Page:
Well, due to voter suppression in predominantly minority communities and other racial barriers tied to Election Day, there are overwhelmingly more white people that will vote in elections. And since minorities can be barred from voting from obscure laws and regulations, this translates into blocking minority candidates from being elected, due to the “vote within your own race” idea. Obviously, the evils of relatability doesn’t always pull through, since Barack Obama won the candidacy in 2008 and 2014. However, he was college educated, Catholic and a male, which connects him to many other categories privileged people can relate to.

Obviously, this argument has to be fleshed out more fully, but I don’t plan on writing a 7 page paper with sources, counterarguments and a thesis for my blog post. Just sharing my thoughts on how relatability can sometimes promote greater evils in society, like white privilege and underrepresentation.

Self-gaslighting and Bitch Media

In class, Ray asked us to think about any criticisms we have regarding the representation of our topic thus far. My topic is gaslighting, and although it’s a very popular phenomenon, everything I’ve seen and read fails to discuss the lasting pain it can have on someone’s psyche. Most articles are about what it is, where it takes place (ex: Donald Trump’s administration or a toxic relationship) and a list of warning signs to see if you’re being gaslighted. Occasionally, I’ll see a personal story or a “how to” fight back against your gaslighter. However, something I haven’t seen is a discussion on the aftermath of being gaslighted, and especially how that can lead to self-gaslighting (a topic also rarely discussed).

I’m interested in how experiences with personal or societal gaslighting can eventually lead to other painful behaviors as aftermath, specifically self-gaslighting. Instead of brushing it off as just being insecure, anxious or doubtful, which of these tendencies develop due to the “gaslit nation” that has surrounded women for centuries?

Ray also asked us another question: where would you like to see your work published? Since I’m attempting to make a podcast for my final project — AKA my favorite form of media — I have big dreams for where I’d like it to end up. Ideally, I’d like it to end up on NPR, NYT or WNYC Studios.* For example, something like NPR’s Pop Culture Happy Hour, where we’d start by dissecting a film or TV show that shows gaslighting and from there, shift into having deeper conversations (with guests). In another example, WNYC Studios has a show called “Two Dope Queens,” where we would be able discuss my idea but with the perspective of black women, who experience different and potentially more severe forms of gaslighting. I guess now I’m just choosing podcasts and putting their theme’s spin on my idea, but it’s pretty cool seeing how versatile my concept is.

*There’s also a smaller publication I admire called Bitch Media. It’s an all-things-feminist magazine, which also has a strong online presence. They also make two awesome podcasts, analyzing today’s media and pop culture from a feminist lens. I would love to see my podcast published here.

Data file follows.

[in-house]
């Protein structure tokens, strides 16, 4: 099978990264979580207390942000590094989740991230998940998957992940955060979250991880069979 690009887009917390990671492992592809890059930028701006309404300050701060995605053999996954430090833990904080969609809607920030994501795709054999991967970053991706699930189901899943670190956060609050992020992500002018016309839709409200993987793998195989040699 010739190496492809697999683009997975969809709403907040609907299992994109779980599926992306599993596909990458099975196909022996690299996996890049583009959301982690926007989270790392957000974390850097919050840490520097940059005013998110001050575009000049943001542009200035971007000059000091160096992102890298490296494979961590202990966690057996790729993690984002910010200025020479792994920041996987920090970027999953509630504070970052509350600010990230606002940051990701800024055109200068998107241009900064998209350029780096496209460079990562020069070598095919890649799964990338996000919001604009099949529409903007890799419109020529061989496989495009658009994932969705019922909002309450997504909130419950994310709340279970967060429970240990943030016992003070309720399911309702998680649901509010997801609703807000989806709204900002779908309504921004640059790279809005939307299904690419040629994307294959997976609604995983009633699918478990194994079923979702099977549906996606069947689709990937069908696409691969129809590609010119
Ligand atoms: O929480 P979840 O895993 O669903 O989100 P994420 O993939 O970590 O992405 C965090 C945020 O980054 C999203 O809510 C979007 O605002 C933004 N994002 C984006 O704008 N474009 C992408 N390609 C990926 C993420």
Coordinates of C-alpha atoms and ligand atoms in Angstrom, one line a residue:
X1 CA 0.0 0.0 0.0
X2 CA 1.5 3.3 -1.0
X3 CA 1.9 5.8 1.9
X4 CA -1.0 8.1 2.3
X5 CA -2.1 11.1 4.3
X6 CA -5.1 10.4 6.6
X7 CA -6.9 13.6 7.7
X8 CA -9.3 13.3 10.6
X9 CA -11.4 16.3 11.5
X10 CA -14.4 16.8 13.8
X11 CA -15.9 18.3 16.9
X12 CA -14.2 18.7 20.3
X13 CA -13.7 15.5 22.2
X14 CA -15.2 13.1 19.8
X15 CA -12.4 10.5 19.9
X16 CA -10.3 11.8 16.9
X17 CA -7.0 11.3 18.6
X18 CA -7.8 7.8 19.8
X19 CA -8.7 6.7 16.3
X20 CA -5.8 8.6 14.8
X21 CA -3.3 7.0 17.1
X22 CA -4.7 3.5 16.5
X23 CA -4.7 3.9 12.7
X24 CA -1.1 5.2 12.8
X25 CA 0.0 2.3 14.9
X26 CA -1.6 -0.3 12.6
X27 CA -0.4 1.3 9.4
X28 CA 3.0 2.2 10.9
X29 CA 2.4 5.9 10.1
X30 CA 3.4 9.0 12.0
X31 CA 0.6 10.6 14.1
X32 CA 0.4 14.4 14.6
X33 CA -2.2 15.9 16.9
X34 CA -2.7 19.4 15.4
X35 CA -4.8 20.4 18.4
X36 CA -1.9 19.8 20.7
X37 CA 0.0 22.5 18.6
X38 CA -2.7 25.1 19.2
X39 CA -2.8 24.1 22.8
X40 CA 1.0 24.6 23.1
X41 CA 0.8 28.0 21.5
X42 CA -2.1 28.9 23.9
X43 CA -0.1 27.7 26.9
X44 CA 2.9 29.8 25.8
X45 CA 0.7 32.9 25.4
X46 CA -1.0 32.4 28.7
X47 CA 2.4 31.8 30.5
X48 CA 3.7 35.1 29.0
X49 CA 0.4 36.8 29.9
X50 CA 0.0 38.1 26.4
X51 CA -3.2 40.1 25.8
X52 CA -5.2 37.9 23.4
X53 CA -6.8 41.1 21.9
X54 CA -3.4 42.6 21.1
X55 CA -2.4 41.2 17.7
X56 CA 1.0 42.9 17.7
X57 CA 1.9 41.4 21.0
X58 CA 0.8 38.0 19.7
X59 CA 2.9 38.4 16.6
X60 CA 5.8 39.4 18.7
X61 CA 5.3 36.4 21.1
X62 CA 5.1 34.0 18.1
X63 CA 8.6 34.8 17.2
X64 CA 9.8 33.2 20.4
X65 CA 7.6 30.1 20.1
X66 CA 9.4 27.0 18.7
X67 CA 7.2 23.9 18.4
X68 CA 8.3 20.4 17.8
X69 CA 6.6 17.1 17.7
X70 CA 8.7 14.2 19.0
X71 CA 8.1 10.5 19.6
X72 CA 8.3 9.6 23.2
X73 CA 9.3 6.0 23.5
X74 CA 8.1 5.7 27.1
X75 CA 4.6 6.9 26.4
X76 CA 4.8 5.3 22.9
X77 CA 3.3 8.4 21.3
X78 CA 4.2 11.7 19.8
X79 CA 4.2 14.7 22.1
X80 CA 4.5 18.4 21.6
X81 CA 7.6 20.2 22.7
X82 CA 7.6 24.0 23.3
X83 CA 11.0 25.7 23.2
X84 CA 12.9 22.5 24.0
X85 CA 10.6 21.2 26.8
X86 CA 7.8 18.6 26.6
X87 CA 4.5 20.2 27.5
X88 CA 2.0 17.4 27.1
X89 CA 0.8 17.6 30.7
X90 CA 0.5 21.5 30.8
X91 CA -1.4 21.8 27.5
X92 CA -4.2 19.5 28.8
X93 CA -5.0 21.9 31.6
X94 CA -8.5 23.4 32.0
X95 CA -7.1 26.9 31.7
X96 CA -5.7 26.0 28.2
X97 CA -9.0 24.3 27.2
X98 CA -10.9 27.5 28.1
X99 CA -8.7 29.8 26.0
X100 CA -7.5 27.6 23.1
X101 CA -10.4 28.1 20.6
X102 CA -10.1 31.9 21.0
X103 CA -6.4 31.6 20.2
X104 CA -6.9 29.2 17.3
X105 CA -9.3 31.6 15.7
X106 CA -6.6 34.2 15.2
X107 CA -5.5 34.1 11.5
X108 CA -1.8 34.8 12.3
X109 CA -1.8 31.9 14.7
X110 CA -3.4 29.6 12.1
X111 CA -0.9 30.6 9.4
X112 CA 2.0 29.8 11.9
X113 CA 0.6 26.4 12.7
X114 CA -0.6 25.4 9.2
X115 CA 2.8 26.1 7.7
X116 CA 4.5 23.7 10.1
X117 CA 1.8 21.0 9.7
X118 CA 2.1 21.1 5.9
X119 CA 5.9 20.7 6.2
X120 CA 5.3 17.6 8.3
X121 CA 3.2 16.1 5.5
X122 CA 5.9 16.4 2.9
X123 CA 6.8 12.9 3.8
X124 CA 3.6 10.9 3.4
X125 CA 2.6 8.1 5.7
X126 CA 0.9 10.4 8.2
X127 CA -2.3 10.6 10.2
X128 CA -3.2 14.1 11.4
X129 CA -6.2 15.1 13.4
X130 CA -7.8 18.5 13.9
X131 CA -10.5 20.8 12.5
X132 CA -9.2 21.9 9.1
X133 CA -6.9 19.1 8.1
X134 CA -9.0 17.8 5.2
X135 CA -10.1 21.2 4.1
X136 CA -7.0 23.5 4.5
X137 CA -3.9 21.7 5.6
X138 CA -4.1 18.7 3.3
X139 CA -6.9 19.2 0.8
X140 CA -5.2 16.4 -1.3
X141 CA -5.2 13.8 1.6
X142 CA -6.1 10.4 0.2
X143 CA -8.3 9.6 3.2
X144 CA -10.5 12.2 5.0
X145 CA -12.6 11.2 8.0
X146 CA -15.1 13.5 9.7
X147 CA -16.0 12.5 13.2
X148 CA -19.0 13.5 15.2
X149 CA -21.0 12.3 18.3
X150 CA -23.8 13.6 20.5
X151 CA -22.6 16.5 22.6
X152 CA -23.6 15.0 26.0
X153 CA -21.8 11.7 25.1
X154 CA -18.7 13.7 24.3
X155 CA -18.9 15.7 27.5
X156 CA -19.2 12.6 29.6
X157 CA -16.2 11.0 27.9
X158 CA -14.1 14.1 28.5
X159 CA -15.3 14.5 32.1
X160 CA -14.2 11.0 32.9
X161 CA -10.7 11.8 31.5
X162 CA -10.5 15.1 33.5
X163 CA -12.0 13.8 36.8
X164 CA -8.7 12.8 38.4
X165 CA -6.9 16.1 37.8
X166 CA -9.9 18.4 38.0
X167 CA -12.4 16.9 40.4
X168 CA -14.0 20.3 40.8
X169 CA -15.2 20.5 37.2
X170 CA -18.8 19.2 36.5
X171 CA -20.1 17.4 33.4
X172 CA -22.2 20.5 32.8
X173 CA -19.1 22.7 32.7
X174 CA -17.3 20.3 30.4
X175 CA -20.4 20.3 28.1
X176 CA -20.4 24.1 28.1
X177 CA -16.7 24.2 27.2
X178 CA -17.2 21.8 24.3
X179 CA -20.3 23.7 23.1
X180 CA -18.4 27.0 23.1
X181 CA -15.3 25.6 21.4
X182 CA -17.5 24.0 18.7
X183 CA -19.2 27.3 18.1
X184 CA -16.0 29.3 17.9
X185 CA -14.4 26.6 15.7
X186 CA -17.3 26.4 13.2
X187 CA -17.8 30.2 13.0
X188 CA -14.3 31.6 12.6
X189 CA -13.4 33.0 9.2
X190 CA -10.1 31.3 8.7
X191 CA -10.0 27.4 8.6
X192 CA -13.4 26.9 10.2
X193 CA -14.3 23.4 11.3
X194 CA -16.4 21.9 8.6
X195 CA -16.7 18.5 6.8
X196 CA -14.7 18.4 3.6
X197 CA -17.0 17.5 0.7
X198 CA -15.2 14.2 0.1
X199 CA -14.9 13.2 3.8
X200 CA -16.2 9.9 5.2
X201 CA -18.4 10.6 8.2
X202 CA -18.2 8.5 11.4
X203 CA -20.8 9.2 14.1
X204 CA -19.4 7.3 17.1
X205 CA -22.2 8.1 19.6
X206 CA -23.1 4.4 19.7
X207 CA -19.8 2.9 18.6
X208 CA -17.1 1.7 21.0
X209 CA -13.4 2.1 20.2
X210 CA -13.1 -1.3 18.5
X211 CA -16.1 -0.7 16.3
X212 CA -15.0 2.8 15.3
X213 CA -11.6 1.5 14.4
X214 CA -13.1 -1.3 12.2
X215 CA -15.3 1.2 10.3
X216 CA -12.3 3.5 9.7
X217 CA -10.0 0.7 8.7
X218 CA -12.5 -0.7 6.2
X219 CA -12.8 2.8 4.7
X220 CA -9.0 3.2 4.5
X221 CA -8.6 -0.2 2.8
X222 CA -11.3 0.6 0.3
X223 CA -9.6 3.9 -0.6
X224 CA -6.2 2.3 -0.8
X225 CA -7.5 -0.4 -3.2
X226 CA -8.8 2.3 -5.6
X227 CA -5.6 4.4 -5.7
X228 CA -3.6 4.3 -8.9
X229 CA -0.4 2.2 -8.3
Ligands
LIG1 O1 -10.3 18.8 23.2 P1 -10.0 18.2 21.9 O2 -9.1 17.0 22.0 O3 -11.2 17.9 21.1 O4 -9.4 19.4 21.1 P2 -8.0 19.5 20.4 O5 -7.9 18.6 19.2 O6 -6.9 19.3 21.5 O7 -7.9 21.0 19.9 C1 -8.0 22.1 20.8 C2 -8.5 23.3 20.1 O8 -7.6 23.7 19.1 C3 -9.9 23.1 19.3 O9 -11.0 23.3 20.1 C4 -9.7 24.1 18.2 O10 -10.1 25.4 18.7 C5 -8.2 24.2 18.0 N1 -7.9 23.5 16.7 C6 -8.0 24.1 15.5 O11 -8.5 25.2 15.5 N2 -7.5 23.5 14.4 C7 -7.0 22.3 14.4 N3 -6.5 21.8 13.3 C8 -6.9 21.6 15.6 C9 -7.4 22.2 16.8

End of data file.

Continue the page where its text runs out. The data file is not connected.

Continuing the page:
The most difficult part of a problem: the solution

After my second experiment wrapped up, I realized I’m doing pretty well with discussing the who, what, why and how of gaslighting in young women. I’ve dabbled in long articles and personal narratives, thus giving a logical and creative frame to my topic. The only difficulty? I can’t seem to figure out the “now what.”

Of course, male superiority in our culture needs to change — both the mindset among men and its systematic power in society. However, gaslighting itself doesn’t have such an easy fix. To say that no one is allowed to refute anyone’s beliefs, feelings or experiences would lead to something potentially dangerous, and here’s why.

Let’s say someone has deeply racist, homophobic, xenophobic or sexist beliefs, which naturally shapes the way they view certain experiences with groups of people. Thus, their feelings about these experiences are also influenced by their prejudice.

I think we can agree those beliefs are morally wrong, and should have no place in someone’s mind because they can lead to discrimination, injustice, violence and a multitude of other issues that should have no place in our society. Yet, if we support complete and consistent validation of one’s emotions and thoughts — even if their experiences are influenced by prejudice — dangerous outcomes could very much take form.

Gaslighting itself refers to the psychological manipulation of making someone question their own sanity for their experiences and feelings. The situation I mentioned before doesn’t seem like psychological manipulation, but the term “gaslighting” can be easily misconstrue and exploited by people who hold beliefs that are very controversial — especially if we encourage a society that allows everyone’s feelings and experiences to be “validated.”

This is a very hard question to answer! And I have no idea how to do it. I think overall, this is the most difficult, high-risk question of my topic. It’s uncomfortable to read, and it made me uneasy writing it. But it’s a crucial part of the conversation.